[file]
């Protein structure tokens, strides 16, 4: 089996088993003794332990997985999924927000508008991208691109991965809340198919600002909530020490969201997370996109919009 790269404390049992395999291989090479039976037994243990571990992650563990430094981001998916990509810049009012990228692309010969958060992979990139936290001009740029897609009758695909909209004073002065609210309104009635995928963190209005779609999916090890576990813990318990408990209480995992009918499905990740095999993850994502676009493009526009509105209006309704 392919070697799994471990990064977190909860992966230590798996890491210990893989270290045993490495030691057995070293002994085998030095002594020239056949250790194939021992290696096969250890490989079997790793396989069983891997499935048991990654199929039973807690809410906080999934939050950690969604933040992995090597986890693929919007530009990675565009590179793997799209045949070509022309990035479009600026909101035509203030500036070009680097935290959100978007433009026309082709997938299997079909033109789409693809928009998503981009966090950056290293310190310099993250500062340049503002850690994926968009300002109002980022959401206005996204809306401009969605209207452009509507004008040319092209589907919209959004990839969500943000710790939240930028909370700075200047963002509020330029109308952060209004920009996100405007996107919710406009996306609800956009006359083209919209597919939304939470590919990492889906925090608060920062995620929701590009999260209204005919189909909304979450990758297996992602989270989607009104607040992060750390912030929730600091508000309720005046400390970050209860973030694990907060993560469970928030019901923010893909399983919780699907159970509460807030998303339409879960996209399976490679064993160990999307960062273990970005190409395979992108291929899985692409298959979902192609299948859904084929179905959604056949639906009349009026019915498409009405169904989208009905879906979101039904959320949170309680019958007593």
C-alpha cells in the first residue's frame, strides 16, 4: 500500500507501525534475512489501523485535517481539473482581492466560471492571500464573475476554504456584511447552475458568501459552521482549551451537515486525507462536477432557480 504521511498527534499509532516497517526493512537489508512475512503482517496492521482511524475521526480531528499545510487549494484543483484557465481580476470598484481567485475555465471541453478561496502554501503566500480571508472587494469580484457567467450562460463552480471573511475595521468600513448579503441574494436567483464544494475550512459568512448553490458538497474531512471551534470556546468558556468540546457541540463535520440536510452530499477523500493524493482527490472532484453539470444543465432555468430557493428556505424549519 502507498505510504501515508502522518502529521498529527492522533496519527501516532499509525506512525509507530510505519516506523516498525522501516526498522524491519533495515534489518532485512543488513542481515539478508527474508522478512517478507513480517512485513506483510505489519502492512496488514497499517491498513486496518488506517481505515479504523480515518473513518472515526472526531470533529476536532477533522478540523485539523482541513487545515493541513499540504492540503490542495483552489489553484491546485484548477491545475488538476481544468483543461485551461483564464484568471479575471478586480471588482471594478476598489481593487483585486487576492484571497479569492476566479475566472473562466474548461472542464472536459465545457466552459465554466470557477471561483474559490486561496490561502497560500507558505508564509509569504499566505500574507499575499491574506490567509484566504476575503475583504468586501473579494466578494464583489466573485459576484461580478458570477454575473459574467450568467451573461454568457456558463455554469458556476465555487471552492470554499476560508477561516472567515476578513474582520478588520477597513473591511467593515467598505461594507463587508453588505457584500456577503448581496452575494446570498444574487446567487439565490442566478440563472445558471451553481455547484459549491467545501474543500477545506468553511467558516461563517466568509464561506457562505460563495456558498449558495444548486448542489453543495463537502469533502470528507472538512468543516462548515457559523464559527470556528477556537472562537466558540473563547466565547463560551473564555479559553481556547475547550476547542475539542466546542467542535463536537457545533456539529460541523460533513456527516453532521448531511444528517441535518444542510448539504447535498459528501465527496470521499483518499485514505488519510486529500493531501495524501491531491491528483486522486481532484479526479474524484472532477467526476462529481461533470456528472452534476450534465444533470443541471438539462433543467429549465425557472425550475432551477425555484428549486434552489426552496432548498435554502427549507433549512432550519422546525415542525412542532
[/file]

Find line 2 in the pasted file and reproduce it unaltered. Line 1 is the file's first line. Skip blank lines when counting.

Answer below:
C-alpha cells in the first residue's frame, strides 16, 4: 500500500507501525534475512489501523485535517481539473482581492466560471492571500464573475476554504456584511447552475458568501459552521482549551451537515486525507462536477432557480 504521511498527534499509532516497517526493512537489508512475512503482517496492521482511524475521526480531528499545510487549494484543483484557465481580476470598484481567485475555465471541453478561496502554501503566500480571508472587494469580484457567467450562460463552480471573511475595521468600513448579503441574494436567483464544494475550512459568512448553490458538497474531512471551534470556546468558556468540546457541540463535520440536510452530499477523500493524493482527490472532484453539470444543465432555468430557493428556505424549519 502507498505510504501515508502522518502529521498529527492522533496519527501516532499509525506512525509507530510505519516506523516498525522501516526498522524491519533495515534489518532485512543488513542481515539478508527474508522478512517478507513480517512485513506483510505489519502492512496488514497499517491498513486496518488506517481505515479504523480515518473513518472515526472526531470533529476536532477533522478540523485539523482541513487545515493541513499540504492540503490542495483552489489553484491546485484548477491545475488538476481544468483543461485551461483564464484568471479575471478586480471588482471594478476598489481593487483585486487576492484571497479569492476566479475566472473562466474548461472542464472536459465545457466552459465554466470557477471561483474559490486561496490561502497560500507558505508564509509569504499566505500574507499575499491574506490567509484566504476575503475583504468586501473579494466578494464583489466573485459576484461580478458570477454575473459574467450568467451573461454568457456558463455554469458556476465555487471552492470554499476560508477561516472567515476578513474582520478588520477597513473591511467593515467598505461594507463587508453588505457584500456577503448581496452575494446570498444574487446567487439565490442566478440563472445558471451553481455547484459549491467545501474543500477545506468553511467558516461563517466568509464561506457562505460563495456558498449558495444548486448542489453543495463537502469533502470528507472538512468543516462548515457559523464559527470556528477556537472562537466558540473563547466565547463560551473564555479559553481556547475547550476547542475539542466546542467542535463536537457545533456539529460541523460533513456527516453532521448531511444528517441535518444542510448539504447535498459528501465527496470521499483518499485514505488519510486529500493531501495524501491531491491528483486522486481532484479526479474524484472532477467526476462529481461533470456528472452534476450534465444533470443541471438539462433543467429549465425557472425550475432551477425555484428549486434552489426552496432548498435554502427549507433549512432550519422546525415542525412542532